Clare Hintz

Transformational Learning, Women Farmers, and Regenerative Agriculture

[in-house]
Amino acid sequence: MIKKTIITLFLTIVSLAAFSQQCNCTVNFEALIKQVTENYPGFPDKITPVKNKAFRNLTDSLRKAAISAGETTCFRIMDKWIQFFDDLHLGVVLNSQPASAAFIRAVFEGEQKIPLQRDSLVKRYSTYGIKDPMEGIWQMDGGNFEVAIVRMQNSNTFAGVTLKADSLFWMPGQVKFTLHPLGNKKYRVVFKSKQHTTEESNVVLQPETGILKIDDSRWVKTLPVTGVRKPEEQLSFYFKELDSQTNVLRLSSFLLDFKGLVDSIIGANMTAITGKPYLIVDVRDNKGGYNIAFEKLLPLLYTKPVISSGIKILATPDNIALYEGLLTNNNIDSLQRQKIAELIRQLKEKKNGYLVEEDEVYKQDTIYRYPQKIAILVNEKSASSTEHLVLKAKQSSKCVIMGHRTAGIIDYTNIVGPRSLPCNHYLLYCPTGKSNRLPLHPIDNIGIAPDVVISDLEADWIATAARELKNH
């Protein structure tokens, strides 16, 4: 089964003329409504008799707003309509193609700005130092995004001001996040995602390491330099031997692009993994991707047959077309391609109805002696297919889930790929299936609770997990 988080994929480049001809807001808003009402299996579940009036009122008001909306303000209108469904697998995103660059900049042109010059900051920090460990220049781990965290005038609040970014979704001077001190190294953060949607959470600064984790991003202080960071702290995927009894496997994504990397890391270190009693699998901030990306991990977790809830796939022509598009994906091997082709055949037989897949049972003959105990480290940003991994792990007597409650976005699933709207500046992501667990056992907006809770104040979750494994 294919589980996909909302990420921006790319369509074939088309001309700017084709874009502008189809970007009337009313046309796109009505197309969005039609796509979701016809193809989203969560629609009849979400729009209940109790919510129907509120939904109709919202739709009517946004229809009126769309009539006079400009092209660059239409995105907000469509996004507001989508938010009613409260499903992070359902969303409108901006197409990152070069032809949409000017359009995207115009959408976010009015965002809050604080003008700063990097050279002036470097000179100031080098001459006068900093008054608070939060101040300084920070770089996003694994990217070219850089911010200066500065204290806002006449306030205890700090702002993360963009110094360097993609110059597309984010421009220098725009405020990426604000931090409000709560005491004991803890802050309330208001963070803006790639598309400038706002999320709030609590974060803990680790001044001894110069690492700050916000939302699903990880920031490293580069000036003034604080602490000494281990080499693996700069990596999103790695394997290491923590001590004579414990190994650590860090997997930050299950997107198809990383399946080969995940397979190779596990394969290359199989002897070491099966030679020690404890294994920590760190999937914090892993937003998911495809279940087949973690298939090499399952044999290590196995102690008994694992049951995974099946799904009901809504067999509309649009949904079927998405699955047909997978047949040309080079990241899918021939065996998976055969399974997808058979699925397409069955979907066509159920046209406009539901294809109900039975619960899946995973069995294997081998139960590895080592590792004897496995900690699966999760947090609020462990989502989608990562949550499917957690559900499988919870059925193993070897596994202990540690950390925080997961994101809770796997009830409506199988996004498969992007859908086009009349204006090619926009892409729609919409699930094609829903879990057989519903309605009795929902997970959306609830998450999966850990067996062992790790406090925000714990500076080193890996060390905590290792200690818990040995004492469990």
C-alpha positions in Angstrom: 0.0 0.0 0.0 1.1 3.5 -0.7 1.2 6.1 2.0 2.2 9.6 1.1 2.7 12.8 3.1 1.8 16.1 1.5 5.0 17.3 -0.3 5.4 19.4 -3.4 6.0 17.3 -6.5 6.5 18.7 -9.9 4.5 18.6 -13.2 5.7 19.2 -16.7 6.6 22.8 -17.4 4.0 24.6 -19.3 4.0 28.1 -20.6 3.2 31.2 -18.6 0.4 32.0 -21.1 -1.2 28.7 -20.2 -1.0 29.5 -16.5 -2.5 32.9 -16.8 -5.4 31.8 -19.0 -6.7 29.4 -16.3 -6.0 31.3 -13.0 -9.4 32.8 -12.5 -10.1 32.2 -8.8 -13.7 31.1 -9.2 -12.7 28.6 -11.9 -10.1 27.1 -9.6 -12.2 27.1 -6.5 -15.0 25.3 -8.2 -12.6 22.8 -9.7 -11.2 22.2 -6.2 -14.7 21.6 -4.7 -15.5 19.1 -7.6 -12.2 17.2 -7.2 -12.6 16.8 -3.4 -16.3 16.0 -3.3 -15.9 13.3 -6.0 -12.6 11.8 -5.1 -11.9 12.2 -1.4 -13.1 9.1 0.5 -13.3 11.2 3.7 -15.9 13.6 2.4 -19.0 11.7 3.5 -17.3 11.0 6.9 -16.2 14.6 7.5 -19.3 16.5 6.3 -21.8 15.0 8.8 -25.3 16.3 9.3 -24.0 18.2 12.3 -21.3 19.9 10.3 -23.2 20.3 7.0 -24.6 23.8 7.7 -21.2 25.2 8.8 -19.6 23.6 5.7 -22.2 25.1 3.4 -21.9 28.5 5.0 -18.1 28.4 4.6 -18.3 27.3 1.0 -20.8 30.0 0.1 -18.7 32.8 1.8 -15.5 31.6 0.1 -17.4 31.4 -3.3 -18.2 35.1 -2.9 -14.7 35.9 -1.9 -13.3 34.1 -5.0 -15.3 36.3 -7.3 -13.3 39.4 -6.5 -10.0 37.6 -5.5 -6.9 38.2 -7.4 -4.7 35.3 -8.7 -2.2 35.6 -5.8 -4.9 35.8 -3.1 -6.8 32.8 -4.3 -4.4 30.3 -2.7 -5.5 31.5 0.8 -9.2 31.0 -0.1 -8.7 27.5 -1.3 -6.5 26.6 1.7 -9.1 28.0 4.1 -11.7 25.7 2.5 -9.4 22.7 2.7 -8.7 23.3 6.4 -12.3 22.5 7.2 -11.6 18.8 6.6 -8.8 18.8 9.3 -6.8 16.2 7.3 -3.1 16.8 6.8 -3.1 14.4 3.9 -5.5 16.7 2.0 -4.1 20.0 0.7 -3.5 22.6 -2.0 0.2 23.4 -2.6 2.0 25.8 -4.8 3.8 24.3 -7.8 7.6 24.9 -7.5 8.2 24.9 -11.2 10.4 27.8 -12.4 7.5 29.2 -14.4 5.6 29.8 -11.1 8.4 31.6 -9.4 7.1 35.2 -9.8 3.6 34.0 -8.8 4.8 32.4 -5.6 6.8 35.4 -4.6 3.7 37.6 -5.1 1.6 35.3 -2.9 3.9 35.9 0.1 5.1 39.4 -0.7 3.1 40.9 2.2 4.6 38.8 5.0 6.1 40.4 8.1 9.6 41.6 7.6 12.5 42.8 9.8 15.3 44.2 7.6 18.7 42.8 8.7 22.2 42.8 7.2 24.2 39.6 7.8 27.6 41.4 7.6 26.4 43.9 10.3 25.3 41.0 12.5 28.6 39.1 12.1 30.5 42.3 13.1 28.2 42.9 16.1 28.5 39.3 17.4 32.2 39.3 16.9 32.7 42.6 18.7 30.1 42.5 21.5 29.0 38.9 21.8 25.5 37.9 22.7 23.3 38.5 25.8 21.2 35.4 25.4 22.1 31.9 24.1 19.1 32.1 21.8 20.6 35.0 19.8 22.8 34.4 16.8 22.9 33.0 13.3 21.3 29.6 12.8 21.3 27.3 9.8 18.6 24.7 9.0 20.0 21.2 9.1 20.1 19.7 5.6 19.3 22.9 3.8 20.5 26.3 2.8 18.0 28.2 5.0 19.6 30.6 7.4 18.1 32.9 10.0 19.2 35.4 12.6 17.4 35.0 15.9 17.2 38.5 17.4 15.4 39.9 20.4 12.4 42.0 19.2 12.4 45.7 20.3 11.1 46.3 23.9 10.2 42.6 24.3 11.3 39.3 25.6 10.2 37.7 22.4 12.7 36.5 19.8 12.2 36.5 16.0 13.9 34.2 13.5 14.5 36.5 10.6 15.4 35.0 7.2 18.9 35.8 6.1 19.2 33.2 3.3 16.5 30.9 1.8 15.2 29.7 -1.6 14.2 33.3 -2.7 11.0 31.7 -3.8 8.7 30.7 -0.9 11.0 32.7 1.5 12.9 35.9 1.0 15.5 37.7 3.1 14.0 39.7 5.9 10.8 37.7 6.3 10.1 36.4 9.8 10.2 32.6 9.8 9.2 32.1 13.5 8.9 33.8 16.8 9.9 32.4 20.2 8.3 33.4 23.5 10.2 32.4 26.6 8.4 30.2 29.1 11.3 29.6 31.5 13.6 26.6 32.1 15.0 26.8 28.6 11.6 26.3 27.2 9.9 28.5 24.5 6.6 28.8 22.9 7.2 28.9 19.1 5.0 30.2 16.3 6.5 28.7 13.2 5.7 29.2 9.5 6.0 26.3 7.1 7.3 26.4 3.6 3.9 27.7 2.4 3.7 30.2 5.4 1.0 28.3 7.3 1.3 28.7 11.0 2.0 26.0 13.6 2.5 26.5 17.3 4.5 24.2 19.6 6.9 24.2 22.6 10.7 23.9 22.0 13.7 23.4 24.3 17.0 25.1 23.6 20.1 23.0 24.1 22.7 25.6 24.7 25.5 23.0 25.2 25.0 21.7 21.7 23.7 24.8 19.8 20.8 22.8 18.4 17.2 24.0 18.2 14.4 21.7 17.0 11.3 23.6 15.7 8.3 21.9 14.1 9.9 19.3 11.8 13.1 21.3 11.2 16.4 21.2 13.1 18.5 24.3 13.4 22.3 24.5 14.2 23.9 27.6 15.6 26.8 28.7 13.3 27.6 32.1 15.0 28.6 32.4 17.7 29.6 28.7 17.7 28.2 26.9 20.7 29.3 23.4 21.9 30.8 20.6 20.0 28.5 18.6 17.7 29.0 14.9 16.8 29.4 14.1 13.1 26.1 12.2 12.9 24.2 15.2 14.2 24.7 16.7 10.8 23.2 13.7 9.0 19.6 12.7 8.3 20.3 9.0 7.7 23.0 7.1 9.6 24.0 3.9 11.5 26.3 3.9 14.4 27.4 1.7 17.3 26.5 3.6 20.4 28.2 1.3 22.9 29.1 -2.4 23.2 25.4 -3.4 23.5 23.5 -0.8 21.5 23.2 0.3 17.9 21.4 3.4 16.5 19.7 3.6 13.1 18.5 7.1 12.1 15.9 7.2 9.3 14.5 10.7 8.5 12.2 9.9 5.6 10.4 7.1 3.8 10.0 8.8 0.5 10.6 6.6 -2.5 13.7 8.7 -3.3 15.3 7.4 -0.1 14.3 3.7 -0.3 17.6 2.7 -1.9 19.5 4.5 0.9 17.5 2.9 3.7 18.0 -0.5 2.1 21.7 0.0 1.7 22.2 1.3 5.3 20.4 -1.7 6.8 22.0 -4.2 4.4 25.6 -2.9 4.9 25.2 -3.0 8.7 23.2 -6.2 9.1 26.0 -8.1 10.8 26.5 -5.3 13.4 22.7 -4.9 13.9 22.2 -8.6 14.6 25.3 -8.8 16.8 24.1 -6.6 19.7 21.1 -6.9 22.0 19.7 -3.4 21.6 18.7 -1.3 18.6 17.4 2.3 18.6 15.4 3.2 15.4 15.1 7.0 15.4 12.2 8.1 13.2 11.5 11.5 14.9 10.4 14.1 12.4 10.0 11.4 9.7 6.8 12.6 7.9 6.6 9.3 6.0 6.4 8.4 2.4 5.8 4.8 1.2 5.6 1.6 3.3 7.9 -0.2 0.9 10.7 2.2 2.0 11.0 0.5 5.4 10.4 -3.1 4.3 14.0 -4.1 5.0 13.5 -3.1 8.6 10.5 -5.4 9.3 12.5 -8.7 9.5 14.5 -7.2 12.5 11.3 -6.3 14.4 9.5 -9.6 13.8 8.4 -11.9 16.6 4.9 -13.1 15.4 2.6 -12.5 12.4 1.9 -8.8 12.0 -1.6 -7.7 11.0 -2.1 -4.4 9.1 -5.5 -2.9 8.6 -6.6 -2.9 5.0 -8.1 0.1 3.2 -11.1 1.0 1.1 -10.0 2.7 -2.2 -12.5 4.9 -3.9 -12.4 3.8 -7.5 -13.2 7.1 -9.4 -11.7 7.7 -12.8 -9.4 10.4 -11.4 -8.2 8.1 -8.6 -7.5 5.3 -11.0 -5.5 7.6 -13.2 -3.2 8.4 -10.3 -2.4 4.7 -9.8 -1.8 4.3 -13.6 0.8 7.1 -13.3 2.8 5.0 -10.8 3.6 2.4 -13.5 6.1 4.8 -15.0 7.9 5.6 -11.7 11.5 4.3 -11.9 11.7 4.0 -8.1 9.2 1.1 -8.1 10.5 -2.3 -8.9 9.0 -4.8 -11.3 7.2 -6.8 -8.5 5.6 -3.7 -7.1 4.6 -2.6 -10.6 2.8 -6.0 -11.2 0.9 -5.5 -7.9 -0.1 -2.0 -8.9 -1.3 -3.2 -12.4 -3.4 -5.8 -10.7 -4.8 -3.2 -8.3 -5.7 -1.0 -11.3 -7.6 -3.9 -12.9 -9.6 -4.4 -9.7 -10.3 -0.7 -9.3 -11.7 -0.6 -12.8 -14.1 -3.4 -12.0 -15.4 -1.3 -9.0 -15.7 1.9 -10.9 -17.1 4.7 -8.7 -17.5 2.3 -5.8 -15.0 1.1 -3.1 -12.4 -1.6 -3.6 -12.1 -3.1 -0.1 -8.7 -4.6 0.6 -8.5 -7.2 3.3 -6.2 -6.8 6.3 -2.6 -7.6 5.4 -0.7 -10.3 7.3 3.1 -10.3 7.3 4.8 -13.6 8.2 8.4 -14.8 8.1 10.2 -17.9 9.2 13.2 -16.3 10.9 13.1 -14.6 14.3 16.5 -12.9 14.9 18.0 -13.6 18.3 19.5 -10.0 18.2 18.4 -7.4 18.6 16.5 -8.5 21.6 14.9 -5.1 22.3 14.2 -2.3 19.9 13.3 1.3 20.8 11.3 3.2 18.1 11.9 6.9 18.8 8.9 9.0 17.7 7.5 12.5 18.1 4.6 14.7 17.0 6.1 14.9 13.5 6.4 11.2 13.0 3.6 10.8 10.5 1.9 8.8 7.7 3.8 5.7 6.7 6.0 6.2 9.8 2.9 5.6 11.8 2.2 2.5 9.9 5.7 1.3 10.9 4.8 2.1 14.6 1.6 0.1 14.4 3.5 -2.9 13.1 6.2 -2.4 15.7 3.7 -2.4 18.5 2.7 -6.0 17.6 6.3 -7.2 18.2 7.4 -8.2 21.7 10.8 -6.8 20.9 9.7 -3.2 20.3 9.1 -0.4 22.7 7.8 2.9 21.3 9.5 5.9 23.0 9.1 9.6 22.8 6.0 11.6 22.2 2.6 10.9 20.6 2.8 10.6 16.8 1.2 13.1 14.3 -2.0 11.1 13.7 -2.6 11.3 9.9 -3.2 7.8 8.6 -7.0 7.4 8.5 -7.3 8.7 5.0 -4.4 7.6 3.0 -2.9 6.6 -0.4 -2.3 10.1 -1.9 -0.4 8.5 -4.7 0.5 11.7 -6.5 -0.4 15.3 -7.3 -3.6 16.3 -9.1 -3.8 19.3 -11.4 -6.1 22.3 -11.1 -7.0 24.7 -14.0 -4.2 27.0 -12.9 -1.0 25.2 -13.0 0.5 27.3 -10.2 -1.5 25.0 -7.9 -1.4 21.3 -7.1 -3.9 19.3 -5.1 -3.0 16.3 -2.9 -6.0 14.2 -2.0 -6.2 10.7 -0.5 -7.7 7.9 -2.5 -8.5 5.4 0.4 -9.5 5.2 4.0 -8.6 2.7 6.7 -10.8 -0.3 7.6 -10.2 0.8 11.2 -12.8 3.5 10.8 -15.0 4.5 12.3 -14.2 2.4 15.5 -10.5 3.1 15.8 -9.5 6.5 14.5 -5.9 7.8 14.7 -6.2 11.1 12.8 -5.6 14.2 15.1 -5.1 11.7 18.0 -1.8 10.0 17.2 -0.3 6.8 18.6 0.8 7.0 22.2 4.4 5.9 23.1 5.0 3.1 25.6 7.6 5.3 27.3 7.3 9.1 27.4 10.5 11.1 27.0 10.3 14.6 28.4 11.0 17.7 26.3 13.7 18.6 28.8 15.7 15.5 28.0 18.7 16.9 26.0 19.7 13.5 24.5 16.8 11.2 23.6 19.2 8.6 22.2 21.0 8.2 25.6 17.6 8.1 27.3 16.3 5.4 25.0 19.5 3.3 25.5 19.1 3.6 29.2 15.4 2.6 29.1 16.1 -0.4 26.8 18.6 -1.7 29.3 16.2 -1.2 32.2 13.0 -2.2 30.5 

Agriculture is a global contributor to biodiversity loss and climate change but also provides a massive opportunity to protect native habitats and species and to sequester greenhouse gases. Women comprise over 30 percent of farmers practicing agriculture in the United States and are more likely to practice conservation than their male counterparts. Yet little is known about their stories.  Clare's project aims to identify, capture, and share the stories of 12 to 20 women farmers in the Upper Midwest whose practices provide role models of sound agroecology, civic engagement, and economic viability: regenerative agriculture. The stories will form the basis of a traveling arts exhibit, website, public talks, new curriculum for conservation-based agriculture, and scholarly papers. In the short and medium terms, this project will have the following outcomes: increased awareness in the Midwest and nationally of stories of women farmers who have successful businesses, exemplary ecological practices, and vital civic roles in their communities; increased understanding among farmers and educators of skills and attitudes involved in persisting successfully in conservation-based agriculture; increased knowledge among farmers of how to manage farms holistically as biocultural systems; and increased connections among women farmers practicing exemplary agriculture.

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